I read that a theory of why people do it is because it sort of simulates the motion experienced during being in the womb. Not sure if I agree with that but it's as good as any theory, I suppose.

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All the time. I get restless when I sit still or stand still. For example, right now I'm sitting in my office and I'm moving side to side on my chair (it spins). Side to side and back and forth. I'm pretty sure I do it in front of people. No one's ever said anything about it except for my mom. She said that I'd probably rock my baby to sleep all the time with all the rocking I do (I was standing up and swaying side to side). 

 

It relieves the restlessness for me and also soothes me. Otherwise I feel like crawling out of my skin or like there's a million teeny tiny bugs crawling underneath my skin. It feels like mild akethesia. 

 

I'm on the autism spectrum and I have ADHD so either one could cause that for me and my bf thinks I have restless leg syndrome since I never stop moving my legs.  

Edited by iaawal

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I've had people tell me that theory about the womb before. I also love trains because it's the same sort of movement.

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I love rocking in rocking chairs too.  It is very calming for me.

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I rock when I am depressed or manic. When depressed it is calming, and when I am manic it is because I can't stop moving.

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My brother and sister rock.  I'm more of a swing girl.  I love the motion as it calms me right down.  My husband bought me a three seater outdoor swing that I can lay down on. 

 

 

If it helps, Rock on!

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Rocking is actually good for you, according to my yoga instructors. We actually do a lot of rocking between poses and whatnot, on the ground, knees to the body, back and forth, side to side. It helps relax your back. It's something most people did as a child, and its soothing. We don't do a lot of motions we did when we were children, as adults. I rock a lot at home, too. This is just what I got from yoga, I can't guarantee its 100% correct, but its something we do a lot at yoga (rock in different ways) and it feels really good. 

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The rocking exercise in a Pilates workout is among my favorites.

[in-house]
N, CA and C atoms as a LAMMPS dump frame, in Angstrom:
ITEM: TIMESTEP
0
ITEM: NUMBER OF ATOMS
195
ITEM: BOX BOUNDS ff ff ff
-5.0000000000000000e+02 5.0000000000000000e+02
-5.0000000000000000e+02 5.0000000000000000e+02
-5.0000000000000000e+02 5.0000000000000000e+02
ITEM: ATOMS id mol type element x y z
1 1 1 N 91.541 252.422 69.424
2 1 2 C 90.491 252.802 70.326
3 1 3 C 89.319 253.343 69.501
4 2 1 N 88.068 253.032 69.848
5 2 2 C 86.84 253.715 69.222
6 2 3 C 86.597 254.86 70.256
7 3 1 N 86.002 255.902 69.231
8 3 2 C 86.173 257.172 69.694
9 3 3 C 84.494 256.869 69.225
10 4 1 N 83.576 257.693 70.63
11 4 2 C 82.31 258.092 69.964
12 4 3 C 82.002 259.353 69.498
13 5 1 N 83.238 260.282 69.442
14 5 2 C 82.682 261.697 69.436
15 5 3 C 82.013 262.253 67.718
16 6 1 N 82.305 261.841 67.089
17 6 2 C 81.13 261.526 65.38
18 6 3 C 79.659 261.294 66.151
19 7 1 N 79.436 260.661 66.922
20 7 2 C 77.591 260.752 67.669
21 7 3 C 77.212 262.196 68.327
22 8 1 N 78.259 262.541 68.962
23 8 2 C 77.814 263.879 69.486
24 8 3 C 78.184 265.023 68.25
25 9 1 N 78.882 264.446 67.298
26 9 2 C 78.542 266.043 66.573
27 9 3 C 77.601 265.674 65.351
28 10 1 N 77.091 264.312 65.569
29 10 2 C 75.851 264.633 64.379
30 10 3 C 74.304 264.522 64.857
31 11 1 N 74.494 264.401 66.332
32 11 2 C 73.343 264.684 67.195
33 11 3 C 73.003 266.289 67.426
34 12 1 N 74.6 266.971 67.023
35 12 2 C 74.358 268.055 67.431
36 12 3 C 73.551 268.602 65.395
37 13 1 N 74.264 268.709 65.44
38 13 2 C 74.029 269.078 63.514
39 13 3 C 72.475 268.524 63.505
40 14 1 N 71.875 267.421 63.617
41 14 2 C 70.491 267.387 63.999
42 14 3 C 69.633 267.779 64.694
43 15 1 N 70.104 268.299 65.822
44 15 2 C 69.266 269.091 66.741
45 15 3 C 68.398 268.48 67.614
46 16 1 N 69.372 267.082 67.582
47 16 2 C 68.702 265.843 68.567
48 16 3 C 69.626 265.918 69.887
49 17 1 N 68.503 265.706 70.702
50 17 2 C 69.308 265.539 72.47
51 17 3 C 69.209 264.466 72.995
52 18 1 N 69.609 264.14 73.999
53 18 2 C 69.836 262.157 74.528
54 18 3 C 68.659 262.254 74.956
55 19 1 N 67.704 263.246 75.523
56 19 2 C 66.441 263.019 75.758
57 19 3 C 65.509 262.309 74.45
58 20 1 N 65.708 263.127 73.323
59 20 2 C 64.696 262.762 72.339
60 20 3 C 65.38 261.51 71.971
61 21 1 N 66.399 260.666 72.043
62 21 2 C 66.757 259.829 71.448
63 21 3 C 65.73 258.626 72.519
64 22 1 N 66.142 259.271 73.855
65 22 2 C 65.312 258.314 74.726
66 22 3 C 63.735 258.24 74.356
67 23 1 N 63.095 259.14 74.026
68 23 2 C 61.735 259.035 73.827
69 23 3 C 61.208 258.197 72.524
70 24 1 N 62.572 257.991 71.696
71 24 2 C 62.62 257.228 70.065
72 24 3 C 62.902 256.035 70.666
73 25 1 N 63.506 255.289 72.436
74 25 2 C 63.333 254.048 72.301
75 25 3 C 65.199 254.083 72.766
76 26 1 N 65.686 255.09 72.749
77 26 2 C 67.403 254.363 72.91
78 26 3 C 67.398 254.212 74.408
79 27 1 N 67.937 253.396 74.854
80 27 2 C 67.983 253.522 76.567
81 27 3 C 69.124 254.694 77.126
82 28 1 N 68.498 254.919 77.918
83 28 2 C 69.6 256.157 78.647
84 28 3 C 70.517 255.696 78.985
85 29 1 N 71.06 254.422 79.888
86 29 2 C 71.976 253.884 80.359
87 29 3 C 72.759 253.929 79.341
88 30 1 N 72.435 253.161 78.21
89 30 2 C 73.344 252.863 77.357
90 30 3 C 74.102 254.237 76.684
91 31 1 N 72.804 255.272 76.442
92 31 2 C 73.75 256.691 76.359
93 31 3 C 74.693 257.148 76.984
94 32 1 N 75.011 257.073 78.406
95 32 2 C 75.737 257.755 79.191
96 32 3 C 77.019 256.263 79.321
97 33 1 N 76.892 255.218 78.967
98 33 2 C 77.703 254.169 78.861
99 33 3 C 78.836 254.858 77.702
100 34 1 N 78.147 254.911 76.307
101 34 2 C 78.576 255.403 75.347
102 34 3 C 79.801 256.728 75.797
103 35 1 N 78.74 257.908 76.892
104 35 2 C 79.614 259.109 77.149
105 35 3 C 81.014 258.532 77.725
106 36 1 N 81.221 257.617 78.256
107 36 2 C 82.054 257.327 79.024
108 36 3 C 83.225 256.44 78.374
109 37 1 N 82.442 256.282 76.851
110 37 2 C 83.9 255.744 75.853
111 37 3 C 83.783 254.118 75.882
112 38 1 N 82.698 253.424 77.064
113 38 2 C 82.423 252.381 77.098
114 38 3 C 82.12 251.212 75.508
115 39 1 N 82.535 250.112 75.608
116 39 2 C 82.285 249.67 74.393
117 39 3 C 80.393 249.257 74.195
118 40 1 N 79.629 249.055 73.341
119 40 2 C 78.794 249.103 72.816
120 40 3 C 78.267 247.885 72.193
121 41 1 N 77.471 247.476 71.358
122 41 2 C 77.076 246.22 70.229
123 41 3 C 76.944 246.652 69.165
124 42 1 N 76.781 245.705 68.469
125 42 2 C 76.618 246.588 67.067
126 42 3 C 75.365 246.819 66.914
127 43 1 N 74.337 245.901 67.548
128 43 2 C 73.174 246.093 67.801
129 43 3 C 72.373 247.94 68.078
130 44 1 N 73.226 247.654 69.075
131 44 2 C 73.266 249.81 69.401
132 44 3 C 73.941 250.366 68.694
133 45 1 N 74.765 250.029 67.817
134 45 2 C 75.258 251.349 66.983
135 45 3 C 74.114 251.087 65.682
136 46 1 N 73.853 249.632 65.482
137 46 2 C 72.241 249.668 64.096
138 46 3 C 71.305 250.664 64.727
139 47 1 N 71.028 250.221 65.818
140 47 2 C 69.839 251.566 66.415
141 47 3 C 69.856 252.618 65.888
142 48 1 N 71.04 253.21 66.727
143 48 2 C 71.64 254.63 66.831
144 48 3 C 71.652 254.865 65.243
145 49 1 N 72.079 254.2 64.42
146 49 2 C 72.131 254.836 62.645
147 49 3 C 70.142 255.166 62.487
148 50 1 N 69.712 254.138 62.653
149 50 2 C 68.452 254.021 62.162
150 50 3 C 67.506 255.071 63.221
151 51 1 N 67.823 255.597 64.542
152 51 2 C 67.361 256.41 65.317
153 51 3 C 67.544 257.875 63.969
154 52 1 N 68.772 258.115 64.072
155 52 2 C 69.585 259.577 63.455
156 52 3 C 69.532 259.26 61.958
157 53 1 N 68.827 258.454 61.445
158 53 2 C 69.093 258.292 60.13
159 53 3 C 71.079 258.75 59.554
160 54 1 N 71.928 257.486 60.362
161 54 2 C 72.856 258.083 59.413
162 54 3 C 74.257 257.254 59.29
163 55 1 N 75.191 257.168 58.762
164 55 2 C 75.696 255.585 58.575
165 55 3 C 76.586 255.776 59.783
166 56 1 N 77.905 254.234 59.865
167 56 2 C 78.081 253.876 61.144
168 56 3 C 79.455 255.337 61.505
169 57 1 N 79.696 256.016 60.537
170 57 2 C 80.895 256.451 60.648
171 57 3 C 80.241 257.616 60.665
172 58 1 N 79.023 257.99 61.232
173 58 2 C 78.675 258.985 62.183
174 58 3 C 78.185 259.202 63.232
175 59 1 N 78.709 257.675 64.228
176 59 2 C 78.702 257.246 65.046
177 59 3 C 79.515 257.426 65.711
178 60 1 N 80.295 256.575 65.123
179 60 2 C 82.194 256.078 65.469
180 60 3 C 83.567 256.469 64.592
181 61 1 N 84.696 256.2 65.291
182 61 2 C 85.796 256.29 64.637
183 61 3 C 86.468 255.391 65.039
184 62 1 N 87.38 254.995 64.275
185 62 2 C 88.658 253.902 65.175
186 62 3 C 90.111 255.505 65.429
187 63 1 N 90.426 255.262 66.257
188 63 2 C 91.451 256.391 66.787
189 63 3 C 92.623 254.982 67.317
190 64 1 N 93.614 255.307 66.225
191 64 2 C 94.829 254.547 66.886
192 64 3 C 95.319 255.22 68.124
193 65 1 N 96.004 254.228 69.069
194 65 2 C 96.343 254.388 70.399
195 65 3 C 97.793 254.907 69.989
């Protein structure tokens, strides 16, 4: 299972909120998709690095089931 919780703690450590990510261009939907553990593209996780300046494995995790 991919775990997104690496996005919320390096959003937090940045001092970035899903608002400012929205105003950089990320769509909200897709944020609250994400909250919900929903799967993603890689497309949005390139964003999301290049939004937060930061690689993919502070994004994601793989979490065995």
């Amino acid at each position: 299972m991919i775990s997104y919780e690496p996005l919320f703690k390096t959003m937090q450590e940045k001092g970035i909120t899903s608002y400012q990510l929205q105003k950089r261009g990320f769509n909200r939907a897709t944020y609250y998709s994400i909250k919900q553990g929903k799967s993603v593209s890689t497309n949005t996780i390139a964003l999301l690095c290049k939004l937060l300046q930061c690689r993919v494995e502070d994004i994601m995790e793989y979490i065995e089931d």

And if there is any concern about it, the most intelligent person in my life arc was a rocker.  Philosophy/Math/Music major, at a high-flyin' liberal arts college.

She was not the slightest bit defensive about  rocking...if it works, do it.

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Interesting to think that rocking might be physically good for you too. Well, anything but sitting still for long periods of time probably is! I would if the positive feeback you get from rocking is actually sent from your back instead of your brain. If that makes any sense.

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It's surprising (but reassuring) how common this seems to be.

 

I also rock sometimes -- although I was diagnosed as mildly autistic, I wonder if I might do it anyway even if I weren't. It is soothing and centering and does seem to help dealing with various things from anxiety to intense unpleasant emotions to general overstimulation. I agree with those wishing it would not be stigmatised.

 

Rocking chairs sound wonderful. (One day...)

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    • By DragonsBreath
      I don't know where to put this but I belong here.
      Lately I have been rocking back and forth, side to side, sometimes just my head. I am in bed trying to sleep.  It works.
      But I feel weird about it. It makes me feel crazy.
      Anybody else do this.    
      FYI  this is Dragonfly23.    My other account is messed up.